The Border Collie is a highly intelligent working dog, whose job has been and still is, as a working sheepdog in the hills and mountains. He seems to have endless stamina, is loyal and faithful and able to think for himself when necessary. These qualities have also made him and excellent mountain rescue dog. He needs to live in a house with a large garden, ideally with proximity to the open countryside. He needs to be trained and given challenges to make him happy. He sheds his coat which needs careful and regular grooming. The Border Collie needs an owner who is willing to give him the time and challenges he needs, and has the energy to match his dog.
Inbreeding Coefficient - COI
(Should be as low as possible)
The UK Kennel Club breed average COI is 4.0% - see 'A Beginners Guide to COI'
Effective Population Size - EPS113.5
EPS is a measure of how many individuals are contributing genetically to a breed population. It is a measure of the size of the gene pool in a breed. Lower than 100 is considered critical by conservationists and below 50 brings a breed close to extinction. For more information see the Kennel Club article.
Health and Welfare Problems due to Conformation
(Body shape and physical characteristics)
- Hip dysplasia breed 5 year mean score 11.2 (parents should be lower)
- Elbow dysplasia
- Eye Disease Collie Eye Anomaly (CEA) (litter screening); Retinal Pigment Epithelial Dystrophy (RPED) (annual testing); Primary Lens Luxation (PLL) (annual testing); Hereditary Cataract (HC) (annual testing); Goniodysgenesis / Primary glaucoma (G) (annual testing); Progressive retinal atrophy (PRA)
Estimated Breeding Values (EBVs) : EBVs for Hip Dysplasia are available for this breed
DNA Tests Available
DogWellNet and IPFD Harmonisation of Genetic Testing for Dogs (HGTD)
- Neuronal Ceroid lipofuscinosis 5 (NCL 5)
- Collie eye anomaly / Choroidal Hypoplasia (CEA/CH)
- Raines syndrome (dental hypomineralisation)
- Multidrug Resistance MDR1
- Myotonia Congenita
- Primary Lens Luxation (PLL)
- Imerslund-Grasbeck Syndrome (Intestinal Cobalamin Malabsorption) (IGS)
- Trapped Neutrophil Syndrome (TNS)
- Degenerative Myelopathy (DM)
- Sensory Neuropathy (SN)
- Dental Hypomineralisation (Raine Syndrome)
- Canine Cyclic Neutropenia (CNN)
- Goniodysgenesis and Glaucoma
Availability of a DNA test does not mean that it is always necessary or even desirable for breeders to use this test.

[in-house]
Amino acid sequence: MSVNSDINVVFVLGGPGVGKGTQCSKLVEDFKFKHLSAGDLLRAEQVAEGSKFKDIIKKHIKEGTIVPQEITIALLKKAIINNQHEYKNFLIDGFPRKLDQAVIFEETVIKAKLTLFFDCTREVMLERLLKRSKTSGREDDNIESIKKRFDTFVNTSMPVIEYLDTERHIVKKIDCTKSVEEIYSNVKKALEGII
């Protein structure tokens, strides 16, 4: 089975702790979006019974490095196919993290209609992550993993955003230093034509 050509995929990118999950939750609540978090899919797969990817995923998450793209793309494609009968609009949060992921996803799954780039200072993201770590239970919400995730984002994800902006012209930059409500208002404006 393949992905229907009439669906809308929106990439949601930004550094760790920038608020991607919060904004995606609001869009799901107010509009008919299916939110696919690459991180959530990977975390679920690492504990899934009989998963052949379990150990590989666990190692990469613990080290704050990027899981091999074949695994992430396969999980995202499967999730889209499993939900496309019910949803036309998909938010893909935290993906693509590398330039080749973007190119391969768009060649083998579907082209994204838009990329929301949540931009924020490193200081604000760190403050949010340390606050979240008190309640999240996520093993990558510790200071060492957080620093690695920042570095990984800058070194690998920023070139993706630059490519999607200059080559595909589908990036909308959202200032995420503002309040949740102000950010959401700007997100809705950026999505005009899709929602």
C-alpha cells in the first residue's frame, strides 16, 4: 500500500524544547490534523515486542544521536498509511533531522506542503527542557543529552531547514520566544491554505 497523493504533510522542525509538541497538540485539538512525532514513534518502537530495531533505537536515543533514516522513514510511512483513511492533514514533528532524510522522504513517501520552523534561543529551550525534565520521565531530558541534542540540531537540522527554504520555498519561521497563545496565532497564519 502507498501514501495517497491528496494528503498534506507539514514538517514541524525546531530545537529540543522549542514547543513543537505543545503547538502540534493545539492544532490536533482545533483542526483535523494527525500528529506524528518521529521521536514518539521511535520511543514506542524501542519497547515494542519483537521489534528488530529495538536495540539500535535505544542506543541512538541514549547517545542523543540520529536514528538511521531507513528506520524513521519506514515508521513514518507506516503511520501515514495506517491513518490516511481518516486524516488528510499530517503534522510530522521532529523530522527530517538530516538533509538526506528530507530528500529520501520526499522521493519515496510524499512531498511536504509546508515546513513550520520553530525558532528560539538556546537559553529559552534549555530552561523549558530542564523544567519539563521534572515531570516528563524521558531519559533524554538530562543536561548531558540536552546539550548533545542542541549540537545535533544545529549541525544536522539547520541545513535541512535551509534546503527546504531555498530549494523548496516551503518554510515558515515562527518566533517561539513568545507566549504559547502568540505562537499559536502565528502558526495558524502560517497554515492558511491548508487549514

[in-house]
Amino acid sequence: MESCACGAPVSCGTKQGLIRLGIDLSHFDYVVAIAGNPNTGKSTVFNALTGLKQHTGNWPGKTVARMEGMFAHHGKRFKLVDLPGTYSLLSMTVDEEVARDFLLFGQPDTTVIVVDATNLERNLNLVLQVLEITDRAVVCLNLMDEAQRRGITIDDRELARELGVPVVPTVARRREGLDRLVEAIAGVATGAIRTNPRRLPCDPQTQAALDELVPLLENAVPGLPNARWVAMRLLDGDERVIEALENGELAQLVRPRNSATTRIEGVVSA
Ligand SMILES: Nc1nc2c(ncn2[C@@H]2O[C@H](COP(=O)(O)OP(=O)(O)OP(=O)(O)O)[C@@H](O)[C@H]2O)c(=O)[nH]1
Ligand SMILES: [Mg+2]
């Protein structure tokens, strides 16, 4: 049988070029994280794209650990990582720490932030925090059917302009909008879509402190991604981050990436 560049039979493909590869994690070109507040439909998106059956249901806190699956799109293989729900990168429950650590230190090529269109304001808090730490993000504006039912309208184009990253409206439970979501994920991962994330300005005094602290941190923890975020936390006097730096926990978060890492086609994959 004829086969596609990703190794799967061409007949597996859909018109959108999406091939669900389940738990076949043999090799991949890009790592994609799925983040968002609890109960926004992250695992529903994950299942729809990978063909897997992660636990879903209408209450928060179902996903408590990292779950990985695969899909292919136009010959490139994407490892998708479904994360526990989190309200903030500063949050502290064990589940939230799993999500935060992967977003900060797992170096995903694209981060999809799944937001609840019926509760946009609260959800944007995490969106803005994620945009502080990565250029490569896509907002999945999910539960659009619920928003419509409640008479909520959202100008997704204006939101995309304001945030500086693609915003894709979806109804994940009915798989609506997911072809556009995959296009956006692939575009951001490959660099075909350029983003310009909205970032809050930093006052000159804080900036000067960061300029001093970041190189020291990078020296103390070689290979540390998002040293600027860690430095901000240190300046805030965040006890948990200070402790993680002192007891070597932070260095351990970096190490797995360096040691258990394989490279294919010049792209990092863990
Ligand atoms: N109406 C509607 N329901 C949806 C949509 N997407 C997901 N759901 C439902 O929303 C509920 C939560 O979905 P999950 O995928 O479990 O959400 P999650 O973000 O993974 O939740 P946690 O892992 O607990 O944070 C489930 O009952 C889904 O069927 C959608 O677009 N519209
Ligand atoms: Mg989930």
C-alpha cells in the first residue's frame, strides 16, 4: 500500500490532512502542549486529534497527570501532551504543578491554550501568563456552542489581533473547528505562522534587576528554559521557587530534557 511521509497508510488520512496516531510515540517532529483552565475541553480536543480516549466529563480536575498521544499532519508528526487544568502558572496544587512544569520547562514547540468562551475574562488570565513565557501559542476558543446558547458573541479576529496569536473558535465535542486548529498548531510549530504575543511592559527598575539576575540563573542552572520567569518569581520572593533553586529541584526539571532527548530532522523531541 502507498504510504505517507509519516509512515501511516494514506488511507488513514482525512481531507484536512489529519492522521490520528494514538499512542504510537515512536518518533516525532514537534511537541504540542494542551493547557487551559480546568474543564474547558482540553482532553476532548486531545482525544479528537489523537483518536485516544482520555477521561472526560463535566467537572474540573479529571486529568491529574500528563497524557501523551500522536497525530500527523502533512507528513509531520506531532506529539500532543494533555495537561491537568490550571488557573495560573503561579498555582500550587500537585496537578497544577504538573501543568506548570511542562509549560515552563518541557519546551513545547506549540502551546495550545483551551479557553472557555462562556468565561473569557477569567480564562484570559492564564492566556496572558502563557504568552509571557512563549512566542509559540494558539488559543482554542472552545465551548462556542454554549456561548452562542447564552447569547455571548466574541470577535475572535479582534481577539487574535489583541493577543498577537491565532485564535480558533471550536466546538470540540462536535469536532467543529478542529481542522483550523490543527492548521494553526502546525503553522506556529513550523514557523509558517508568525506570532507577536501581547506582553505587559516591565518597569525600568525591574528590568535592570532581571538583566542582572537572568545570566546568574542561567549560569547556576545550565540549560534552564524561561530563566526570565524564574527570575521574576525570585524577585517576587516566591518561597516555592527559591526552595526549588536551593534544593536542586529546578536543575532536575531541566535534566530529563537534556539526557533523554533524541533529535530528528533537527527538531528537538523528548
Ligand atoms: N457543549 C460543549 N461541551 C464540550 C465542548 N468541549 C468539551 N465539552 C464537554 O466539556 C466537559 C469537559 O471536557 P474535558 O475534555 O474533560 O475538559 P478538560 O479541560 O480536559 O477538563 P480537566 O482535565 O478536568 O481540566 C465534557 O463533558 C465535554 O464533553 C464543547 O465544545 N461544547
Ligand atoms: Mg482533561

Other Breed-Specific Health Screening Schemes
- BAER test for deafness
Ask the breeder to show you the certificates for the above tests/screening for both parents. If any of the above tests have not been considered necessary by the breeder (and there may be good reasons), ask her to explain why.
Other Diseases Reported
(For which there are currently no genetic or screening tests for sire or dam)
- Heart disease –Patent ductus arteriosus (PDA)
- von Willebrands disease (vWD) type 2
- Diabetes mellitus
- Congenital portosystemic shunt
- Inflammatory bowel disease
- Gastrocnemius musculotendinopathy
- Osteochondrosis – shoulder
- Adult onset deafness
- Steroid-responsive meningitis (SRMA)
- Chronic superficial keratitis (pannus)
- Border Collie Collapse
- Cancer: testicular neoplasia; nasal carcinoma; Squamous cell carcinoma; lymphoma
- Ciliary dyskinesia
- Haemophilia A
- Cutaneous lupus erythematosus
- Intestinal Cobalamin Malabsorption
Ask the breeder about the medical history of the parents, grandparents and great grandparents. Consider carefully whether to purchase a puppy if some of these or other diseases are in the family line.
Ask about the breeder’s policy in cases of serious genetic diseases occurring to your puppy in later life. Good breeders will request to be informed of such events in order to improve future breeding decisions.
You are strongly advised to buy from a breeder who uses (or is prepared to use) the AWF Puppy Contract and Puppy Information Pack (PIP): www.puppycontract.org.uk
The breeder should also be familiar with the CFSG/DBRG Code of Practice for Dog Breeding